Two Southern California men were sentenced last week to 60 months each in prison for attempting to defraud nearly 1,000 debit and credit card holders by using stolen bank account information to withdraw money from ATMs.
Two Southern California men were sentenced last week to 60 months each in prison for attempting to defraud nearly 1,000 debit and credit card holders by using stolen bank account information to withdraw money from Automated Teller Machines (ATMs).
The defendants, Eduard Arakelyan, 21, and Arman Vardanyan, 23, were sentenced in the U.S. District Court for the Northern District of California in Oakland. Using credit card-like cards re-encoded with financial and personal information, the defendants admitted that around July 2011 they used the cards to try to withdraw money form Northern California ATMs .
The fraud was part of a larger scheme in which separate individuals, using fake data skimming technology , had stolen financial information from point-of-sale and PIN-entry devices at up to 84 Michaels craft stores. After the breach, financial institutions reported tens of thousands of incidents of fraudulent activity linked to customers who had visited the stores, according to a Justice Department statement .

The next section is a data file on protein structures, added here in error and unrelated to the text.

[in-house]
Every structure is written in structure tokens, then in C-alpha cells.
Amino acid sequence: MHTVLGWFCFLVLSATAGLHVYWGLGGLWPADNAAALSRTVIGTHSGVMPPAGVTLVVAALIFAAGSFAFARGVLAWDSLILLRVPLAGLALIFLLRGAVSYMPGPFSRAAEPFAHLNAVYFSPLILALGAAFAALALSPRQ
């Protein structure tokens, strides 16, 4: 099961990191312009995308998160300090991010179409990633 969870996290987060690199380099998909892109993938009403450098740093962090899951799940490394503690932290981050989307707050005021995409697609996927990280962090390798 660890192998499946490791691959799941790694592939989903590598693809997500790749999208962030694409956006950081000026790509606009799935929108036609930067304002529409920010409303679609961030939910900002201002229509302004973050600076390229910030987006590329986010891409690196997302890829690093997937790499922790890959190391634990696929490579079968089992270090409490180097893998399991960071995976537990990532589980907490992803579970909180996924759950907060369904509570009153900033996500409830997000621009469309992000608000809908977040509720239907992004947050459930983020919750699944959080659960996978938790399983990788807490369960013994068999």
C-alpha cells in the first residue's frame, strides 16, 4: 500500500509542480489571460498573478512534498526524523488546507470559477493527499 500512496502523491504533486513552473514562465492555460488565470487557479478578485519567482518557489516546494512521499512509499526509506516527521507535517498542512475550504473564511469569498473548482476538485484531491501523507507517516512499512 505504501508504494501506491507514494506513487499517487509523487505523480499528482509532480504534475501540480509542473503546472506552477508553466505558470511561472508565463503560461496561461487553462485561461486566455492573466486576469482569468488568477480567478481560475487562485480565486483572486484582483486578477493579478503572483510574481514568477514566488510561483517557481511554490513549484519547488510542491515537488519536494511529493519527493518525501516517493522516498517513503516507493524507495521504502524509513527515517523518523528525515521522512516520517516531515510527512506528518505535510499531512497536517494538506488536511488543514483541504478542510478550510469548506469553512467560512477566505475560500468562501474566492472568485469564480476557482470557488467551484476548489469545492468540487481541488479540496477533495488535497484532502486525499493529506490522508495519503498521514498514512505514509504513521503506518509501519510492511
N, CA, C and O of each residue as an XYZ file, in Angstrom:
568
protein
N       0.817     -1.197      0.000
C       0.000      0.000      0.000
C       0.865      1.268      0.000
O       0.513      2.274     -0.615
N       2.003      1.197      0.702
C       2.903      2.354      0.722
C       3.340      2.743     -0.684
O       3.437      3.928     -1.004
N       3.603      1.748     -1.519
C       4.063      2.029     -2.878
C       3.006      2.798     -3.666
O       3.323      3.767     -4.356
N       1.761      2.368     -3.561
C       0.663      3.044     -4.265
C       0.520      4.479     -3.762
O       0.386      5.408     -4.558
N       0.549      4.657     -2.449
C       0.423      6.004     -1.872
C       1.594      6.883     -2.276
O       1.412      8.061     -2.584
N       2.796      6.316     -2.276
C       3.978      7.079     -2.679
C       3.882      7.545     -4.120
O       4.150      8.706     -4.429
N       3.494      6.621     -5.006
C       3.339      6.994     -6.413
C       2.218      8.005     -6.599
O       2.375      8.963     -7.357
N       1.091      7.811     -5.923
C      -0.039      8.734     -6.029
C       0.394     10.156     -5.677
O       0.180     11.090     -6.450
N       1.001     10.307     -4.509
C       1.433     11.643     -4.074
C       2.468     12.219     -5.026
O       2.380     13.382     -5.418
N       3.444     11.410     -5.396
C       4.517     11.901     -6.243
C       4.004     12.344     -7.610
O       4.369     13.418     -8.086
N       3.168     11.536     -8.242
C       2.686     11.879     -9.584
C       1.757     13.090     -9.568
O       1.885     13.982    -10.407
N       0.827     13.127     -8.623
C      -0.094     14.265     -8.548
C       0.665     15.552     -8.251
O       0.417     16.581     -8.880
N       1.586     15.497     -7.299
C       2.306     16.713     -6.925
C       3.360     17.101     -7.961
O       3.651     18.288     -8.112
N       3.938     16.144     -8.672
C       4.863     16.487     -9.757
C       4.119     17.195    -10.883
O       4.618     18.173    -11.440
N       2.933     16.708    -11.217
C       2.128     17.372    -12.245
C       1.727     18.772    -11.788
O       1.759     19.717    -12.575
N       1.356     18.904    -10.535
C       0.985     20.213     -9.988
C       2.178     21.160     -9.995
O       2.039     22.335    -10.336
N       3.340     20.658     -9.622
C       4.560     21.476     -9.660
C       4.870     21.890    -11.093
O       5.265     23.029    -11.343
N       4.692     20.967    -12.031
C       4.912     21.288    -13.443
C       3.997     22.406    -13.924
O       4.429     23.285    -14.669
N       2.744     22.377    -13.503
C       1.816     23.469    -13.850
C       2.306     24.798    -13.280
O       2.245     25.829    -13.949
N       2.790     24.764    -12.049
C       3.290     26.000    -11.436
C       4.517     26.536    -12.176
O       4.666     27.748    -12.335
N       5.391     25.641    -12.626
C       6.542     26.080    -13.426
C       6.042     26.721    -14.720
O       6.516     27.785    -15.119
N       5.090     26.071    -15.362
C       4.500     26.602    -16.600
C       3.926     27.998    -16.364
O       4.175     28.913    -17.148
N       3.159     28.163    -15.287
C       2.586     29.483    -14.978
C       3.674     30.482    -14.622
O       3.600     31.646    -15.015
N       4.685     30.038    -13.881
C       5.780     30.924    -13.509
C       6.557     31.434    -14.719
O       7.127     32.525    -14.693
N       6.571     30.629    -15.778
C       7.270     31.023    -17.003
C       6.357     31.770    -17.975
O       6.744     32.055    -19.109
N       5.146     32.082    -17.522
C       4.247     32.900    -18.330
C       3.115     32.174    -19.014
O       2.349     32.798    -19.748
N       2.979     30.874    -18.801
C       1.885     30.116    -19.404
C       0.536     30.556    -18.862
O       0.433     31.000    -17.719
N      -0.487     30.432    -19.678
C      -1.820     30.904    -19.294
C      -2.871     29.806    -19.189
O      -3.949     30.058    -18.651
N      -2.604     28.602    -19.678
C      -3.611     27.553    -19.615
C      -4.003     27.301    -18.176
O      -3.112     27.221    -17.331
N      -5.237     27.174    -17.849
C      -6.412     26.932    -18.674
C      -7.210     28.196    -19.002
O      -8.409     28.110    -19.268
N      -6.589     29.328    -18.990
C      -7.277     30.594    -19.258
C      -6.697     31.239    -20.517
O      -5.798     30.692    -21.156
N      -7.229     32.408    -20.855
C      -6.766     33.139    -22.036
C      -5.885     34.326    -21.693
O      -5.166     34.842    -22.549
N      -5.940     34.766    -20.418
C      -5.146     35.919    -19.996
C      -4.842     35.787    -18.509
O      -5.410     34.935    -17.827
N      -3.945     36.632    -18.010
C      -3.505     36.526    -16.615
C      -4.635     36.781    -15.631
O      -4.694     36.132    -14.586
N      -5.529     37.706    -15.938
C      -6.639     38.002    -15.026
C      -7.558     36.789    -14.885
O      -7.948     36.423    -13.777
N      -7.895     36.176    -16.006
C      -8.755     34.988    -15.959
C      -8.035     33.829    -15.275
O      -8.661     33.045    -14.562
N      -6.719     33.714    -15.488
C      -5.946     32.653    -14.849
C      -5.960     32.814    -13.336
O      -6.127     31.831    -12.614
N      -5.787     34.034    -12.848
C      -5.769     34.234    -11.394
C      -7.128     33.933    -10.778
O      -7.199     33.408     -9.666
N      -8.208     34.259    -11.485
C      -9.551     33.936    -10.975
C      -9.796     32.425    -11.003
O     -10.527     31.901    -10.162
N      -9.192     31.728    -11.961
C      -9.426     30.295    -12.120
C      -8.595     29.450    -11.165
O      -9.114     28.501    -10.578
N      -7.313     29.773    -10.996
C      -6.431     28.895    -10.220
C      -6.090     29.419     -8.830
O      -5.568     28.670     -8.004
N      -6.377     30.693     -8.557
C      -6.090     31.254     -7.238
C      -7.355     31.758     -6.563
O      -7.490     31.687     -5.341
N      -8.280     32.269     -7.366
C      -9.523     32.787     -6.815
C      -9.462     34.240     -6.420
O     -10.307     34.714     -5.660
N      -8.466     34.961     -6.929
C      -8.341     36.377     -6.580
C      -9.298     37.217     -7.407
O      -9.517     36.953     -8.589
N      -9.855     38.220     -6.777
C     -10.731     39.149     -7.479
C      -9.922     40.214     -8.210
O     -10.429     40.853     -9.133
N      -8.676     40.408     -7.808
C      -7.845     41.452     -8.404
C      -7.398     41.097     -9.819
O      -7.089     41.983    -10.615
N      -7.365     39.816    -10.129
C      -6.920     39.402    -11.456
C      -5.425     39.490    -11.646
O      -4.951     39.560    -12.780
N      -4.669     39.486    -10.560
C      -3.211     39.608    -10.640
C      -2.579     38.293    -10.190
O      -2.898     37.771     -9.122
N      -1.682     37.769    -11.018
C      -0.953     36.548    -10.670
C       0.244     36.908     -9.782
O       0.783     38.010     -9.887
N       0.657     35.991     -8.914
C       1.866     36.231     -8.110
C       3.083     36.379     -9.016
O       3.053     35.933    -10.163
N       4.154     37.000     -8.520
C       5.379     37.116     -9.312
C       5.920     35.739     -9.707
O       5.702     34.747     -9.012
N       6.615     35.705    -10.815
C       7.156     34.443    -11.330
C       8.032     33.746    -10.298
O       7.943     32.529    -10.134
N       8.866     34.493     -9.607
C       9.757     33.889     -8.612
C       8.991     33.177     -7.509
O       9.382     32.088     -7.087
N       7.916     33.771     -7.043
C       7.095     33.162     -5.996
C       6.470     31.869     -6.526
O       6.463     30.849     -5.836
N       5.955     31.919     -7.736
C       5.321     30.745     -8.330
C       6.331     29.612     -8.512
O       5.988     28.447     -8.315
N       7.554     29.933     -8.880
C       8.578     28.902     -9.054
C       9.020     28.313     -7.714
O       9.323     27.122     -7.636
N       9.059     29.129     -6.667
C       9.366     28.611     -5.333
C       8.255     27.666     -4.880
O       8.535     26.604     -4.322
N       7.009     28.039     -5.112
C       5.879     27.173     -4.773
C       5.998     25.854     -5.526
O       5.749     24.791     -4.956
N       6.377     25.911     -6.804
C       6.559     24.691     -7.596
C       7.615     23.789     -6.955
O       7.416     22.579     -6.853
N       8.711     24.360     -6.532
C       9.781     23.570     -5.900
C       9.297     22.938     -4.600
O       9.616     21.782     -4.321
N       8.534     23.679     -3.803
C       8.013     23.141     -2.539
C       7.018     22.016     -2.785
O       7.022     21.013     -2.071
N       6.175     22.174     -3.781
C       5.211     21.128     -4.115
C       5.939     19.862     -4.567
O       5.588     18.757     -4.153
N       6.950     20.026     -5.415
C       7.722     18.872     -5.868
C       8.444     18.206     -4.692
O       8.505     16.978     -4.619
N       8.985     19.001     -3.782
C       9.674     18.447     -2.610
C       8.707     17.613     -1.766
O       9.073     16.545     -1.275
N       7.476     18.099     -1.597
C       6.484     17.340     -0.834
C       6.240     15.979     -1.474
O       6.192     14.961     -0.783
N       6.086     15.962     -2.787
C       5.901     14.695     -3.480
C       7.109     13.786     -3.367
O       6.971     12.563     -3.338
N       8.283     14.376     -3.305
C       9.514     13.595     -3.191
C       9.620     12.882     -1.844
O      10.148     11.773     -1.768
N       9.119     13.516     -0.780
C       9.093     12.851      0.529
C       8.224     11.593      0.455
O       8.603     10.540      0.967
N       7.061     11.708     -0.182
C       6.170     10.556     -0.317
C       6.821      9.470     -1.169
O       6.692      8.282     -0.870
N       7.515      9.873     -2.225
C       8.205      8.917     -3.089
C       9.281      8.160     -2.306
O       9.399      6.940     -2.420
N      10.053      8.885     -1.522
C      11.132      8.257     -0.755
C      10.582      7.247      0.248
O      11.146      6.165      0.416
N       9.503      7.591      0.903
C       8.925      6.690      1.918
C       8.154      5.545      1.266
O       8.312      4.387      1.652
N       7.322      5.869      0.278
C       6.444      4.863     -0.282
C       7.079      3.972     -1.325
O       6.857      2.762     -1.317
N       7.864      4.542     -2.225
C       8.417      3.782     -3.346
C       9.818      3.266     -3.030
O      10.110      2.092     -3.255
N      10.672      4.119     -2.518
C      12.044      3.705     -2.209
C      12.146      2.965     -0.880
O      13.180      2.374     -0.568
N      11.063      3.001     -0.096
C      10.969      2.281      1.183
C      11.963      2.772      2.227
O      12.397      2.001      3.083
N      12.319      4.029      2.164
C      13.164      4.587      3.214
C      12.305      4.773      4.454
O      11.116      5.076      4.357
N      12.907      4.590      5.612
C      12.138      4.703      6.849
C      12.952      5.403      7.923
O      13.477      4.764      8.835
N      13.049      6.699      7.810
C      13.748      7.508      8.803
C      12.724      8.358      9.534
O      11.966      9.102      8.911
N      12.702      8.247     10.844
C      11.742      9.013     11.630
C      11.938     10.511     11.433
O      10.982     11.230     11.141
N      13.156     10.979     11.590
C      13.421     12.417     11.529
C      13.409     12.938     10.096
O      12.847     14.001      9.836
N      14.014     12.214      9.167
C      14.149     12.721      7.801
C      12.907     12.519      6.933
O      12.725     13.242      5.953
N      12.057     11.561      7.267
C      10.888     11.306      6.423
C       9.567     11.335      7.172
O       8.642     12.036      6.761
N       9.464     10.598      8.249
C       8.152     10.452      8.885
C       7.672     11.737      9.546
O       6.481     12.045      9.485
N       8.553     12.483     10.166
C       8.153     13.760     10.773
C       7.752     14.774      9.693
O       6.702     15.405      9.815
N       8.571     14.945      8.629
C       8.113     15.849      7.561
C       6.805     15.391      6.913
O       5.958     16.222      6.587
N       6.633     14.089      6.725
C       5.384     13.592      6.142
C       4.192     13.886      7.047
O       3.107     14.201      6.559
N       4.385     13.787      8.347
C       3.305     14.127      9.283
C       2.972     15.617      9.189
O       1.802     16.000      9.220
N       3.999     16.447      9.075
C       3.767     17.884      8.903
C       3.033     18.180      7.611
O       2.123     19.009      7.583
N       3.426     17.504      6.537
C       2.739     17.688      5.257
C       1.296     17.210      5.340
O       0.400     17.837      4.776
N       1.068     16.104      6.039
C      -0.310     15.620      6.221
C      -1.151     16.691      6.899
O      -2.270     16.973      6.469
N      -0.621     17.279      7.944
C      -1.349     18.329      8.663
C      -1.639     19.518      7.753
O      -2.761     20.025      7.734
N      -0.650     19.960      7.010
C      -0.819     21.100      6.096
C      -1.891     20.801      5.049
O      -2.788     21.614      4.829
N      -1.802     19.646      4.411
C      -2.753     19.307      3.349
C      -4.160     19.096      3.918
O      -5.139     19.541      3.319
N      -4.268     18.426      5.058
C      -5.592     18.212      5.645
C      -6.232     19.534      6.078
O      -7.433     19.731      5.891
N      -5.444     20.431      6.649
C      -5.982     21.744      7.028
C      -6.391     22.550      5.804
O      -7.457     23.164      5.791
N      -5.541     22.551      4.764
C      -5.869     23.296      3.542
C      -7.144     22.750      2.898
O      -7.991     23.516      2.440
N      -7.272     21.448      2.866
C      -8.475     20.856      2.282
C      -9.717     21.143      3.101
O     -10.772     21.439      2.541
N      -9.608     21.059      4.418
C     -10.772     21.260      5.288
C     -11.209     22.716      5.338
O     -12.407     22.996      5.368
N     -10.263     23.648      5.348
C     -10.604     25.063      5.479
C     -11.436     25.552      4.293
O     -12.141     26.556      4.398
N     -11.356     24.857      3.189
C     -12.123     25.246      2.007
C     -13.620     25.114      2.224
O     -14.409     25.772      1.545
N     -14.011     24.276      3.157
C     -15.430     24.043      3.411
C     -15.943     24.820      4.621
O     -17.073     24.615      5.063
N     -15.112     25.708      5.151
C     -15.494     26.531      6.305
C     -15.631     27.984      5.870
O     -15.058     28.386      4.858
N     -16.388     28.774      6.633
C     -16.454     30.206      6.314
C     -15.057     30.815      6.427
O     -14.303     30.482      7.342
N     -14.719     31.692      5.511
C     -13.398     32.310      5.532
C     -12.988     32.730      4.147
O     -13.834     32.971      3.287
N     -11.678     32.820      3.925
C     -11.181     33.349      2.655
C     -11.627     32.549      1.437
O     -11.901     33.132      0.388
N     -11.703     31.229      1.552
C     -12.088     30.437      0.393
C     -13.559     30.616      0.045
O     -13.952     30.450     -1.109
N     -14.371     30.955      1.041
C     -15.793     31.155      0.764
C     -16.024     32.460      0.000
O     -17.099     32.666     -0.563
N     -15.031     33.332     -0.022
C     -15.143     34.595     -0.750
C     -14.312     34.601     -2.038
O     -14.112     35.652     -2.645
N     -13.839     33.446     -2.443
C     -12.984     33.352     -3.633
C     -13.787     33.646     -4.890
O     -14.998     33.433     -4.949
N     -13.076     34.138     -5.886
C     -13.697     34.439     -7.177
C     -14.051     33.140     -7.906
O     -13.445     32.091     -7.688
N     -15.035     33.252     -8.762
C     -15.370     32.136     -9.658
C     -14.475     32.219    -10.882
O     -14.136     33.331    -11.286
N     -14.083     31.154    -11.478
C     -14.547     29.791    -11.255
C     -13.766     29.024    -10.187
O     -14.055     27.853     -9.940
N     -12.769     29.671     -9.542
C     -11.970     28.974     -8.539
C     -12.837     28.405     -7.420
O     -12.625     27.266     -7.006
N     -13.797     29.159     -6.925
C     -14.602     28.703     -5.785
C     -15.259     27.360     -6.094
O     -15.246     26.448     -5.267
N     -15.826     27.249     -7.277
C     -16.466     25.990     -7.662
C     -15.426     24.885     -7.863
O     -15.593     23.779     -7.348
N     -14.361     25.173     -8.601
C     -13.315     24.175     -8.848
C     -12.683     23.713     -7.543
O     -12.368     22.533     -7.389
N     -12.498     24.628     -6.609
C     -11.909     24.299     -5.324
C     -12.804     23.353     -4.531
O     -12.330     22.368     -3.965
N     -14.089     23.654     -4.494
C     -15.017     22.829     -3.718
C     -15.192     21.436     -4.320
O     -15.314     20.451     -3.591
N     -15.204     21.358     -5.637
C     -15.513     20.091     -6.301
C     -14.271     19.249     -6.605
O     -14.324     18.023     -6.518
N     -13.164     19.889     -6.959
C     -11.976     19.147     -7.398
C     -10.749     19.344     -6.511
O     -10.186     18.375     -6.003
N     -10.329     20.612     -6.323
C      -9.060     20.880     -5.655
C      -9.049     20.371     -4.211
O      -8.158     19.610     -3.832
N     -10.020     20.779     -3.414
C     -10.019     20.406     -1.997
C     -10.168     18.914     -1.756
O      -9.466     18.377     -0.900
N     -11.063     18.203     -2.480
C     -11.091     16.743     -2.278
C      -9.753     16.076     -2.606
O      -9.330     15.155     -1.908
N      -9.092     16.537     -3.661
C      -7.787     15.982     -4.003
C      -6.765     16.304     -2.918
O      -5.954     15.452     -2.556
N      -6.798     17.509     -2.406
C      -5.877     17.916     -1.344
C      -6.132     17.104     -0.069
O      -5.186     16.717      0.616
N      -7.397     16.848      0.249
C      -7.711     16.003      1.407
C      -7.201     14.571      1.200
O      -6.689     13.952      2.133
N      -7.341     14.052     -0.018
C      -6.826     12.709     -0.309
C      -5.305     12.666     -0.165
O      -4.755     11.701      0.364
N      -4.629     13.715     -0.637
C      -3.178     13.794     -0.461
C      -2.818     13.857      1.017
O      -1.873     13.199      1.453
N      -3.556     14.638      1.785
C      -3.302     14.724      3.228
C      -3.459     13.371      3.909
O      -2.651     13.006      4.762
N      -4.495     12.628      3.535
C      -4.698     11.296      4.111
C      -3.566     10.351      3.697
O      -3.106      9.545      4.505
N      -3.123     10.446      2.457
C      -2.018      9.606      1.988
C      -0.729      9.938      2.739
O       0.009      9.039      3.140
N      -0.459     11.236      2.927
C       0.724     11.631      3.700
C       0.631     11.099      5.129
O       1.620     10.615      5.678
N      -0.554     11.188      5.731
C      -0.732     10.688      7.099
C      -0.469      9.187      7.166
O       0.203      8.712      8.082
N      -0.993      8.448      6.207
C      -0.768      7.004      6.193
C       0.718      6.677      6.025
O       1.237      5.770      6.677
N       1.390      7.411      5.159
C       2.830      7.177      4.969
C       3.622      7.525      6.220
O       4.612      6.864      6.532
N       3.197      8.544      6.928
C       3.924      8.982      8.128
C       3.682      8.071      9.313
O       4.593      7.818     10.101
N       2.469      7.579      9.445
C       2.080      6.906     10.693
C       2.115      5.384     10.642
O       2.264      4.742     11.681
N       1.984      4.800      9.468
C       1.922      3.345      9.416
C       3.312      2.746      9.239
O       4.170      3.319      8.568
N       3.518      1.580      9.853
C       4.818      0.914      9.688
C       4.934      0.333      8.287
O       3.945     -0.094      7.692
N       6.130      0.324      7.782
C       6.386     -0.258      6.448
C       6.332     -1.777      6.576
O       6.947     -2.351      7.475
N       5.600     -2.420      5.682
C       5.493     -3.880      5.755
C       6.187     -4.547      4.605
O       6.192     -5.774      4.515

The defendants received 36 months in prison on bank fraud and conspiracy charges and 24 months for identity theft . In addition, upon release from prison, Arakelyan and Vardanyan were ordered to serve five years of supervised release and to pay $42,043 in restitution. The defendants pled guilty to the crimes on March 20th.
The investigation was conducted by the U.S. Secret Service San Francisco field office and the Pleasant Hill, CA, police department, with assistance from the U.S. Secret Service Los Angeles and Chicago field offices, and the Glendale, CA, police department.
Photo by Flickr/Andres Rueda